Criminal convictions and data protection

Employers (and others) must ensure that they remain within the framework of the data protection legislation when using vetting, especially as the Information Commissioner’s Office (“ICO”) is now empowered to issue fines of up to £500,000 where there are serious breaches.

Any information about criminal charges or convictions will be sensitive personal data which enjoys enhanced legal protection and therefore an employer will generally need to gain the individual’s explicit consent before processing it.

The ICO’s Employment Practices Code and Supplementary Guidance provides useful advice and although this is not mandatory, these may be used by employers in defence to any complaint made to the ICO by an individual.

The following good practice suggestions from the ICO to employers are relevant to pre-employment vetting:

  • It should only be used where there are particular and significant risks involved to the employer, clients, customers e.g. where a government worker has regular access to highly classified information.
  • Do not use vetting as a means of general intelligence gathering. Ensure that the extent and nature of information sought is justified and that it is clearly focused on data that will have a significant bearing on the employment decision.
  • Consider whether pre-employment vetting is justified for each of the jobs for which it is currently used and whether the information required could be obtained in a less intrusive way
  • Where practical, obtain relevant information directly from the applicant and, if necessary, verify it rather than undertake pre-employment vetting.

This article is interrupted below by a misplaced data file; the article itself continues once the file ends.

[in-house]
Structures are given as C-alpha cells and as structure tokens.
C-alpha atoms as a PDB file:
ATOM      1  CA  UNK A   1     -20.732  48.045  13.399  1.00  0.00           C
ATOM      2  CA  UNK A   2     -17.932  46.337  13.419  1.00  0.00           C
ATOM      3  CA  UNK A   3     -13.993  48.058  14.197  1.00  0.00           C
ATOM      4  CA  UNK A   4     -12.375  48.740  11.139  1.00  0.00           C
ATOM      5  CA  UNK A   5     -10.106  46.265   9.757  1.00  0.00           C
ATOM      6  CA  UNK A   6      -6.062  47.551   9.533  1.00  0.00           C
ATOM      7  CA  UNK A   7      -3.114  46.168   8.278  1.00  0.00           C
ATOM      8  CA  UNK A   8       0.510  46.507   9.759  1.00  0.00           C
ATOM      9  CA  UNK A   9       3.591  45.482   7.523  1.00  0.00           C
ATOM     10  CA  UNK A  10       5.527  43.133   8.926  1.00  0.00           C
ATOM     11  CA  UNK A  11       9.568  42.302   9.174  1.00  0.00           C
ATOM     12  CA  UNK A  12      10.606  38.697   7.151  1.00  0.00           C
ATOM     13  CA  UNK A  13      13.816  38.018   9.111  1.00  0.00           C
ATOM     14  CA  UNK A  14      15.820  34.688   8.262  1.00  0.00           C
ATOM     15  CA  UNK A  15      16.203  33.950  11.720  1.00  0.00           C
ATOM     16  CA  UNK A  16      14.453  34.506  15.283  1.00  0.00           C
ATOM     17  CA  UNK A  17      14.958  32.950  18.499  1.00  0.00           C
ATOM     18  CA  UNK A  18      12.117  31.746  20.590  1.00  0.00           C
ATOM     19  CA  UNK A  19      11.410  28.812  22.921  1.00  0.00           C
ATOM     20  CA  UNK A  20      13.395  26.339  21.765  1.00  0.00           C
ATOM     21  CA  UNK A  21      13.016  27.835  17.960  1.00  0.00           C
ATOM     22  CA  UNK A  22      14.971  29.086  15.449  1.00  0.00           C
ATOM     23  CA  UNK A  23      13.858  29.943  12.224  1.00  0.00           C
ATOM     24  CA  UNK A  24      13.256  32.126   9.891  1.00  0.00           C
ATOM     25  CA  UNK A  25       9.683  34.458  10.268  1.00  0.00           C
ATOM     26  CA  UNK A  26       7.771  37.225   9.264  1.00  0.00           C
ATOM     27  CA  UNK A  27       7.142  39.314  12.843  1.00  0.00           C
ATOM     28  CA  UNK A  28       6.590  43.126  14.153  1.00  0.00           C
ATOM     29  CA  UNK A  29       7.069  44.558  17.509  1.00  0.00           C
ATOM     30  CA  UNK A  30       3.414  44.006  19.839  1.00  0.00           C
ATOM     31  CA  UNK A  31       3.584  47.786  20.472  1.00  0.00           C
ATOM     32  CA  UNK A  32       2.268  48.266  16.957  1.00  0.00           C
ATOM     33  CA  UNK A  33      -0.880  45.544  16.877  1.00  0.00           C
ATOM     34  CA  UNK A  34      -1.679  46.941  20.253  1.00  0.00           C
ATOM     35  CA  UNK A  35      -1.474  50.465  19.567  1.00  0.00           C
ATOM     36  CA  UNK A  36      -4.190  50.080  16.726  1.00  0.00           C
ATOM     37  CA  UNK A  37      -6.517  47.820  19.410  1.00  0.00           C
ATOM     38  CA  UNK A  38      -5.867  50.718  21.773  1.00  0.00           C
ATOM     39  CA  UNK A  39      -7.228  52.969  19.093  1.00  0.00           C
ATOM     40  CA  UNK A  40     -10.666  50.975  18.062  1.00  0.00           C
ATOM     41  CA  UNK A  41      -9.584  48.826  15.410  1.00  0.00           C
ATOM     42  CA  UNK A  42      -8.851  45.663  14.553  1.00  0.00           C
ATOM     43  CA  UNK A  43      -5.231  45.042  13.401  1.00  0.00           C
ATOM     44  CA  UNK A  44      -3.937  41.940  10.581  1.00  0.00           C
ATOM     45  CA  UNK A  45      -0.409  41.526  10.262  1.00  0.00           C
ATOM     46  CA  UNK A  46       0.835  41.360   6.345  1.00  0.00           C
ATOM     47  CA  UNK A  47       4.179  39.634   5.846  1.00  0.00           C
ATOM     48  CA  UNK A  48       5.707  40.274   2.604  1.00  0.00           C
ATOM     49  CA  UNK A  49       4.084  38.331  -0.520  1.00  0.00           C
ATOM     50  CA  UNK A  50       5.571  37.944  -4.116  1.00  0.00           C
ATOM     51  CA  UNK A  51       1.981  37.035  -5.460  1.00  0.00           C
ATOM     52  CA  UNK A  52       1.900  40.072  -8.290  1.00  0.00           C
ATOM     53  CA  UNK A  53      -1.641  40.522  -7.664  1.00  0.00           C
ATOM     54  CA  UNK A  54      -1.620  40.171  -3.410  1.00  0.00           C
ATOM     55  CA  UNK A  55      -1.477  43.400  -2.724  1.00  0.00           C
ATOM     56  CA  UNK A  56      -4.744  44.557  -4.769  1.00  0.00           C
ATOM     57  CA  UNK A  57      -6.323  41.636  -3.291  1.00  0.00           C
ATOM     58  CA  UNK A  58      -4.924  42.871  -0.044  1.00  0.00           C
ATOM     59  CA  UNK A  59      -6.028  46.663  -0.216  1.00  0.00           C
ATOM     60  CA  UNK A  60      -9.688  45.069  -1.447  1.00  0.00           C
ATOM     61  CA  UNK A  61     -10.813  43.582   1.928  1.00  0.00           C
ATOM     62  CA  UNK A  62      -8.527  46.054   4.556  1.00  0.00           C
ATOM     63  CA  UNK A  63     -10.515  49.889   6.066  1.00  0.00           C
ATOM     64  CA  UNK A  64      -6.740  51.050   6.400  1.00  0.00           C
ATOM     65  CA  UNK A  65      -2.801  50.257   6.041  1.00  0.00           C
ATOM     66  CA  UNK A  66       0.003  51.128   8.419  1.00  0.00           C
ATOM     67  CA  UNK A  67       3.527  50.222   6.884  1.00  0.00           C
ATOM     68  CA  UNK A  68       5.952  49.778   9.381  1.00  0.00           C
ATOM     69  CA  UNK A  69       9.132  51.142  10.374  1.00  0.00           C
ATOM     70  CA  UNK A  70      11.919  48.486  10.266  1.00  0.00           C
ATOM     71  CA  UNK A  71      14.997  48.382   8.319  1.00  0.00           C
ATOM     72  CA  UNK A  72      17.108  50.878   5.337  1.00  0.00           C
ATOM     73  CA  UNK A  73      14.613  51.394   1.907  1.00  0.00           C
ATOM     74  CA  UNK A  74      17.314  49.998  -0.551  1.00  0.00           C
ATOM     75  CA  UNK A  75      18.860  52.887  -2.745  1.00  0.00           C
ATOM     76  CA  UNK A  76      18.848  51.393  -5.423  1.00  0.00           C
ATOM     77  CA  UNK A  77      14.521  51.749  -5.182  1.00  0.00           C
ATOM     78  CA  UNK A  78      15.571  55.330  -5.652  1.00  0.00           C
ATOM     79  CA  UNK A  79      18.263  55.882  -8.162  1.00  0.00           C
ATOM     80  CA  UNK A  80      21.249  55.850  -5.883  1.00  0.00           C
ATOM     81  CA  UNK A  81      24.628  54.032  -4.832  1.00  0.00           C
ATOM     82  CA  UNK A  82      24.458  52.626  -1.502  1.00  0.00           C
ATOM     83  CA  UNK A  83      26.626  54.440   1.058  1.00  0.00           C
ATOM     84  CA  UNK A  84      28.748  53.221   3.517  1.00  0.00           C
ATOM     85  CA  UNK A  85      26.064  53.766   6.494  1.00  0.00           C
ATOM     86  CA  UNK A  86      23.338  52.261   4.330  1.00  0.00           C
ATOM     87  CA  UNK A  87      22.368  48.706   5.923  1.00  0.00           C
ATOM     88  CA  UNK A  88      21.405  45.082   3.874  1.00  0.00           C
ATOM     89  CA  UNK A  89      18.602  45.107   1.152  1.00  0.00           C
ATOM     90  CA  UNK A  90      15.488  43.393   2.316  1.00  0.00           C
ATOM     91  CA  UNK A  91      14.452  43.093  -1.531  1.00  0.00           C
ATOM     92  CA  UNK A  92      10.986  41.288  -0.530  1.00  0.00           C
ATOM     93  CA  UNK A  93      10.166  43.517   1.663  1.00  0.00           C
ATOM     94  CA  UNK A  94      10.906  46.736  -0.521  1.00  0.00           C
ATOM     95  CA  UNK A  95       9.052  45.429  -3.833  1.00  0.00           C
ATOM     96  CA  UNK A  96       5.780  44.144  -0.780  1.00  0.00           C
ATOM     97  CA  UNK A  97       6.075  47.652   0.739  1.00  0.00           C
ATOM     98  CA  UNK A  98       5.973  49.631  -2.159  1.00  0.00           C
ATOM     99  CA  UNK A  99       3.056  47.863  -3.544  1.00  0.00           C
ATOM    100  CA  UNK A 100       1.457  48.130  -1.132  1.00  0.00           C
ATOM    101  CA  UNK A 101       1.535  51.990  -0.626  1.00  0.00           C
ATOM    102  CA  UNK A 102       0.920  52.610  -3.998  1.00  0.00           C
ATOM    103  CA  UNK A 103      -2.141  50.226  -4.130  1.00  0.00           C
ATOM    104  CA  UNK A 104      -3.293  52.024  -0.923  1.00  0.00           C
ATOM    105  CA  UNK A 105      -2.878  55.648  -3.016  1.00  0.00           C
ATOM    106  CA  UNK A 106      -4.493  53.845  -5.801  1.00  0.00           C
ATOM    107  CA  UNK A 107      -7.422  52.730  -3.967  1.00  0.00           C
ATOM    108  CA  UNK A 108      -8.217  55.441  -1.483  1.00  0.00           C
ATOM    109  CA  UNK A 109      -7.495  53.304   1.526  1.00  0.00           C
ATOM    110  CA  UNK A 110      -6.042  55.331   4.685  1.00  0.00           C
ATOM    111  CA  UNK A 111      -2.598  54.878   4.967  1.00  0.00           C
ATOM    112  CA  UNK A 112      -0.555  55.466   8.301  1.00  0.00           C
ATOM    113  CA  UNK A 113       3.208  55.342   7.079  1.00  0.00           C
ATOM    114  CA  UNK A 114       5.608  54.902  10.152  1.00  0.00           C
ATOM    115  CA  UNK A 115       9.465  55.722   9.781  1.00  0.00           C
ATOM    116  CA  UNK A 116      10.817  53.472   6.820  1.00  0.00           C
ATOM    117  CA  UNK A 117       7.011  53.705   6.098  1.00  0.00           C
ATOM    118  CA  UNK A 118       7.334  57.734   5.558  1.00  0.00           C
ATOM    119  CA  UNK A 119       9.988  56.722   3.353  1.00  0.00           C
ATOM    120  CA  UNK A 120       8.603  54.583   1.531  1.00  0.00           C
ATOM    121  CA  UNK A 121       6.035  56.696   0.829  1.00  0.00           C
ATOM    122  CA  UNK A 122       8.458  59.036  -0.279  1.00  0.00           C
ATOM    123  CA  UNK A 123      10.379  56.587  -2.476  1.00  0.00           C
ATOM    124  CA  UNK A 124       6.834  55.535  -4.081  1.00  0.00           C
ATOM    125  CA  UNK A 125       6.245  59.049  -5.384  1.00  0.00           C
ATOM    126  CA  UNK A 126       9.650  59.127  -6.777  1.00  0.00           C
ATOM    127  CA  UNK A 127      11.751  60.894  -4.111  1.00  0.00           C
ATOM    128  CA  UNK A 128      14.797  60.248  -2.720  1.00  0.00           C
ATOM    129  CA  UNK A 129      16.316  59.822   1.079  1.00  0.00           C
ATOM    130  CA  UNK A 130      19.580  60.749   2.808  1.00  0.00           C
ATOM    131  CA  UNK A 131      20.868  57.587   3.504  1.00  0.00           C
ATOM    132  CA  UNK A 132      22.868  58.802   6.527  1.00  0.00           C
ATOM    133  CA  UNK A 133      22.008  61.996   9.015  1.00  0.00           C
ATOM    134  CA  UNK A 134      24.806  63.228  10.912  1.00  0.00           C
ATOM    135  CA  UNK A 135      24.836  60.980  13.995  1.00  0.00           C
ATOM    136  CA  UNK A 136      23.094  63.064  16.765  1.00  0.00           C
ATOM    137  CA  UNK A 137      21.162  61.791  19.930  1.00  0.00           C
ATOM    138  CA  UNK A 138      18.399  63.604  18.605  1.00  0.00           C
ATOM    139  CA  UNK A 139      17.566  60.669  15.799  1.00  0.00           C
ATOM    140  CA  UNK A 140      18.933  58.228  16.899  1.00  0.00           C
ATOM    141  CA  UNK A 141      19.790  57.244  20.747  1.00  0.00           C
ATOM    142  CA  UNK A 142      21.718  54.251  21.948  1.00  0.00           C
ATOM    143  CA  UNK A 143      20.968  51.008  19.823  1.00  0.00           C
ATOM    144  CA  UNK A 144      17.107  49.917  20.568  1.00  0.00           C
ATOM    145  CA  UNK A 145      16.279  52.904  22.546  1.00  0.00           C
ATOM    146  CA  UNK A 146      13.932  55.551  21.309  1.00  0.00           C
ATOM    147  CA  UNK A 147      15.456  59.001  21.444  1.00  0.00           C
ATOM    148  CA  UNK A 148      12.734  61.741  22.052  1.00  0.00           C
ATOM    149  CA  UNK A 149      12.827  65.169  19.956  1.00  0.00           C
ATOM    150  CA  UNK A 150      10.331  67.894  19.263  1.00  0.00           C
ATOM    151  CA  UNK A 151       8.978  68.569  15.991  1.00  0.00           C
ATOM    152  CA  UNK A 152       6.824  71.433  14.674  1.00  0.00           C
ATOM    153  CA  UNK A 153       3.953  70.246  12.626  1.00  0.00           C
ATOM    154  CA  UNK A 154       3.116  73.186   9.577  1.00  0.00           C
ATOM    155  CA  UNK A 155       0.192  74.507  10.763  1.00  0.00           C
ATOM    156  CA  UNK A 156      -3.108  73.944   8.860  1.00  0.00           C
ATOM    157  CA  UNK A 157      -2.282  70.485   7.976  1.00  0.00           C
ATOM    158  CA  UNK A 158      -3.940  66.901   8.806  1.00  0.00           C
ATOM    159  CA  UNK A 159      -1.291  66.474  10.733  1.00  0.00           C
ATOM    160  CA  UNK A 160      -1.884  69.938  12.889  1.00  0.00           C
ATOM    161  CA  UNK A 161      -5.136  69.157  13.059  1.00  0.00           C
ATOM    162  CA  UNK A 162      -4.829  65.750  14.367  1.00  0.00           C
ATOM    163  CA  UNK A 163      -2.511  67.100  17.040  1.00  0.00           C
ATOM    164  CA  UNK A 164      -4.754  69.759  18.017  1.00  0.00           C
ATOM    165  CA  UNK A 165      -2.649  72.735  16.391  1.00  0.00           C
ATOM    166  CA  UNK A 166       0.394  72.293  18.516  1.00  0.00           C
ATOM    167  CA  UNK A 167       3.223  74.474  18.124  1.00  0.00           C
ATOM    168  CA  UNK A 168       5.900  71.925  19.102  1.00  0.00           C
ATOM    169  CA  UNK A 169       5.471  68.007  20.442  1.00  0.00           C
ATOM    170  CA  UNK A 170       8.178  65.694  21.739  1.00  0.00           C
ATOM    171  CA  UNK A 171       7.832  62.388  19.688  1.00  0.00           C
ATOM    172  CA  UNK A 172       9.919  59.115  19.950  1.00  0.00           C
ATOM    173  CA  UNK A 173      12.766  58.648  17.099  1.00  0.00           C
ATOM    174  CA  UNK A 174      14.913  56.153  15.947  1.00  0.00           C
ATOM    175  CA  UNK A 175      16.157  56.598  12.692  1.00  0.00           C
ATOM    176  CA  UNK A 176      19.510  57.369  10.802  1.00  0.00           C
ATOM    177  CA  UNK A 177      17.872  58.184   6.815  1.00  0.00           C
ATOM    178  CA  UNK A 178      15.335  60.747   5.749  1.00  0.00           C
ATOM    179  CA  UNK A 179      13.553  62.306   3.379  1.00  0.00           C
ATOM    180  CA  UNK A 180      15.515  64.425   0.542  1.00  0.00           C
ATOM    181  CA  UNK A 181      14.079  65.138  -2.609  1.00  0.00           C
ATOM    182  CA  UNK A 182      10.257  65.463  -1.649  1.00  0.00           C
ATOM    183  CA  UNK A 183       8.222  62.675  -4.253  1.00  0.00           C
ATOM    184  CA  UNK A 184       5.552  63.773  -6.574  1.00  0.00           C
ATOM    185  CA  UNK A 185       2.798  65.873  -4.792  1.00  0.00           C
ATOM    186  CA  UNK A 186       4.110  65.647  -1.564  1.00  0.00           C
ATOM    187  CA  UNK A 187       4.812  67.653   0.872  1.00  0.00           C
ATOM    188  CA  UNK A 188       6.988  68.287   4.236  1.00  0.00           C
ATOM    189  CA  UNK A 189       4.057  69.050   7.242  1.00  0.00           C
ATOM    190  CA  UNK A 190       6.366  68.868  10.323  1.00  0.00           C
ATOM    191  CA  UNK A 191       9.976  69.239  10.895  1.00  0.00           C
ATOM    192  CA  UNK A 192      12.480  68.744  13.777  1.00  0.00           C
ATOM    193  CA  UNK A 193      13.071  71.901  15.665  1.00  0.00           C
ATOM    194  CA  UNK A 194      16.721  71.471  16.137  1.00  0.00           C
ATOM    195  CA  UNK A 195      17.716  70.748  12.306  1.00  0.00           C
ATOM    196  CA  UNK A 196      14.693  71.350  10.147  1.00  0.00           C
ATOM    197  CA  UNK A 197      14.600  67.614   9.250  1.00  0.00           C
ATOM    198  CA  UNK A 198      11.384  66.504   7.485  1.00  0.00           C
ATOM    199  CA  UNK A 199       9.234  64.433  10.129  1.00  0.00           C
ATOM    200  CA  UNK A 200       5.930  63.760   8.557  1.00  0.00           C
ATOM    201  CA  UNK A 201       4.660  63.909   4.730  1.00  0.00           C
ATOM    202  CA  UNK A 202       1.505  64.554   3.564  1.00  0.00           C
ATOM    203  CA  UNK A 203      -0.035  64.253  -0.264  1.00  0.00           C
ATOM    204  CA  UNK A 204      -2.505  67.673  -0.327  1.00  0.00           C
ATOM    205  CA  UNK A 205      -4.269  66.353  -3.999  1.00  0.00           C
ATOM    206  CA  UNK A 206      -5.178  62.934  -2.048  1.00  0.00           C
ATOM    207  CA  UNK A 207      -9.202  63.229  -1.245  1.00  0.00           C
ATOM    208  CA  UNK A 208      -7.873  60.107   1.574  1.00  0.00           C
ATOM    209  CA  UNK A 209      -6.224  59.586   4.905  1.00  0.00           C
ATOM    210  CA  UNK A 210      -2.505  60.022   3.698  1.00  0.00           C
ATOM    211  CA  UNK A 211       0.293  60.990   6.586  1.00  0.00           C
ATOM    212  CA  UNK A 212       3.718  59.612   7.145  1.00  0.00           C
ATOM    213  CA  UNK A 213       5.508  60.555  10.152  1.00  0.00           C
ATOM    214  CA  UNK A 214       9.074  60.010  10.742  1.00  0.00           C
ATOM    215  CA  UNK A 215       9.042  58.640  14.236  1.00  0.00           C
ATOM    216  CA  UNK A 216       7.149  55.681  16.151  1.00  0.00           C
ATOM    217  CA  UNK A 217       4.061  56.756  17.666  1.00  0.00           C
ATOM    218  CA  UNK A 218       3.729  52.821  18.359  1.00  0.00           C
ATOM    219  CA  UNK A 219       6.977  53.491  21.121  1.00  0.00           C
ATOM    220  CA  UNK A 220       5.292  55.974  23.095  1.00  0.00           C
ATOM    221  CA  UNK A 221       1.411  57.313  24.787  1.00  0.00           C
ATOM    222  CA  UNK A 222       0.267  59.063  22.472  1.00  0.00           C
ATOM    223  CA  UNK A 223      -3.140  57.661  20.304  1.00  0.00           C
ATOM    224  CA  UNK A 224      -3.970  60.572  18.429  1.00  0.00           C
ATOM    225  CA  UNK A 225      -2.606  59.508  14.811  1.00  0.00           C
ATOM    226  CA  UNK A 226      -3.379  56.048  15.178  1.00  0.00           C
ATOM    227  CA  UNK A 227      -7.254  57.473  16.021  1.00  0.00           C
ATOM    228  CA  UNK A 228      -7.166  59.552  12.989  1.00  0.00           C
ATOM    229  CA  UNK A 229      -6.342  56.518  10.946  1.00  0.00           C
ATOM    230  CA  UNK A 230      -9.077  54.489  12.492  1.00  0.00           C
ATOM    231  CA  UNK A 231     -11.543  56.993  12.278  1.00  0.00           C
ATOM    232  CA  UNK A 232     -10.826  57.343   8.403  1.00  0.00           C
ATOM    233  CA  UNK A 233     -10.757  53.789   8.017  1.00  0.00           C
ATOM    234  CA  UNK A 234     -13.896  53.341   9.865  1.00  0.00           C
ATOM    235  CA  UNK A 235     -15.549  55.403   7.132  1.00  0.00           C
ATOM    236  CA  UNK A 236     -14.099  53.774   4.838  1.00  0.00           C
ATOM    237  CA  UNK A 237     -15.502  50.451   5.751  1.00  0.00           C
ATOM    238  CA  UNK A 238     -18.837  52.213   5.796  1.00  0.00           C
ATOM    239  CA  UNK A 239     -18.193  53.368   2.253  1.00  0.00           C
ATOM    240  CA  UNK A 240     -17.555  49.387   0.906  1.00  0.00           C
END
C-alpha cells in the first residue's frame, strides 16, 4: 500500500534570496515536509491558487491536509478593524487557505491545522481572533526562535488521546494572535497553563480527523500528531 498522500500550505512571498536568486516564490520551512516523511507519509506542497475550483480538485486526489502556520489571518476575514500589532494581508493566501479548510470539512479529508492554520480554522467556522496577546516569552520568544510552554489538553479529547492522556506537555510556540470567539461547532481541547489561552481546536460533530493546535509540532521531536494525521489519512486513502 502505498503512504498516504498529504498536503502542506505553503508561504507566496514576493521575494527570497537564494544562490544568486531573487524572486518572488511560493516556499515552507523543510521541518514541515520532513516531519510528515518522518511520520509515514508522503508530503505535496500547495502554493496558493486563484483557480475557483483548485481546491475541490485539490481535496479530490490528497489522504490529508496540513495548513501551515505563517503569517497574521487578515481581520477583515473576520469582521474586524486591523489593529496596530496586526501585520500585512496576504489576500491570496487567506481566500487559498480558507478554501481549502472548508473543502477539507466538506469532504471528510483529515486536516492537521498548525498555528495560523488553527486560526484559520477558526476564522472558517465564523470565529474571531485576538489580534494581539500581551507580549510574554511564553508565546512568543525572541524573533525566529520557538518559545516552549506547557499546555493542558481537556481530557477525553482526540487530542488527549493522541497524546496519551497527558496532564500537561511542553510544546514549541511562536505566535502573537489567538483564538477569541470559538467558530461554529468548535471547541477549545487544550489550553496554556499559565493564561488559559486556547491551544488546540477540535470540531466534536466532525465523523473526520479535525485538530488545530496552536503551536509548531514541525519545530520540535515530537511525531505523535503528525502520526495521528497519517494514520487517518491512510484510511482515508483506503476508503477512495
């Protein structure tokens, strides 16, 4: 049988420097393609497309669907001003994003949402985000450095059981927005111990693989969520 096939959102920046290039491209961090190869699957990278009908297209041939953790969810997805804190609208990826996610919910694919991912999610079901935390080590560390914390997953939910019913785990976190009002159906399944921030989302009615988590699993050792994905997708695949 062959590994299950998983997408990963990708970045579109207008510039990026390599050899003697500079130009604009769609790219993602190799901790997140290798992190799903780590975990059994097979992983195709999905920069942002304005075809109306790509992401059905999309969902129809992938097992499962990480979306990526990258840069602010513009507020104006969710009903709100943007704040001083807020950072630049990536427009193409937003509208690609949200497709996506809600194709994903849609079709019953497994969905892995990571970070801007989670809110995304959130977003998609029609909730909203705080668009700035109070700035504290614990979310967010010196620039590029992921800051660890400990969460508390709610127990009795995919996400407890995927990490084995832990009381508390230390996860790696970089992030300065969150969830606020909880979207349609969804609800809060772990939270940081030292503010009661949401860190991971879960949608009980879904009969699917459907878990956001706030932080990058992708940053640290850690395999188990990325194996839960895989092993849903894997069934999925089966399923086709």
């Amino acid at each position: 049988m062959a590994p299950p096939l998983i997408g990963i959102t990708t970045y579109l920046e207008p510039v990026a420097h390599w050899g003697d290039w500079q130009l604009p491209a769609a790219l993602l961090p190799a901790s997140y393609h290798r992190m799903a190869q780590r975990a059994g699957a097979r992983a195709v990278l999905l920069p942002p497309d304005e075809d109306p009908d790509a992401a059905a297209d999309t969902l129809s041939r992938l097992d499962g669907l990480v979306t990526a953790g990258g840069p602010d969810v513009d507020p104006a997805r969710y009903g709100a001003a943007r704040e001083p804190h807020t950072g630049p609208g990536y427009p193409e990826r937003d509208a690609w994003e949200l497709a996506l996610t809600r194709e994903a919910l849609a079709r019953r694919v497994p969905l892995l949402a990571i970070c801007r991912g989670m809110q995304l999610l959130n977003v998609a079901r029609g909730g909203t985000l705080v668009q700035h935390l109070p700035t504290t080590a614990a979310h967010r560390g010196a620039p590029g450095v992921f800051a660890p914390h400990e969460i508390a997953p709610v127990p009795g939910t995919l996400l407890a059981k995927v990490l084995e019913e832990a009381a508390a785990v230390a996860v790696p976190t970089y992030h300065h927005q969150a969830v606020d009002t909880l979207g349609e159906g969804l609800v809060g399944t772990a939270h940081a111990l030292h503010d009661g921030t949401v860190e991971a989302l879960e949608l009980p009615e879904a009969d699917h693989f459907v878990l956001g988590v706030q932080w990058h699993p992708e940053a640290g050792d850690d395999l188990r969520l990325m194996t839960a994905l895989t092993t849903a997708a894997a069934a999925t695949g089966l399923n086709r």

• Tell applicants early in the recruitment process that vetting will take place and how it will be conducted but carry out pre-employment vetting as late as possible in the recruitment process. Ideally, only the people selected for the job should be submitted to comprehensive pre-employment vetting.
  • If information received will lead to the applicant not being appointed, make sure the applicant is told this. Put in place a mechanism for providing this feedback allowing the applicant to respond and then take this response into account when making the recruitment decision.
  • Where substantial personal information has been collected about an applicant and is to be retained, ensure there is a process in place to inform them of this and of how the information will be used.
  • Consider carefully which information contained on an application form is to be transferred to the worker’s employment record. Do not retain information that has no bearing on the on-going employment relationship.
  • Ensure that personal data received during the recruitment process are securely stored or are destroyed. For example, manual records should be kept securely in a locked filing cabinet and electronic files should be password protected.
  • Establish and adhere to retention periods for recruitment records that are based on a clear business need. For example, that no recruitment record is held beyond the statutory period in which a claim arising from the recruitment process may be brought unless there is a clear business reason for exceeding this period.

Insurance and data protection

Whilst the Rehabilitation of Offenders Act 1974 sets out that spent convictions cannot be used to disadvantage an individual (such as increasing the premium or refusing to cover), it does not oblige insurers to remove details of convictions from their records that are spent.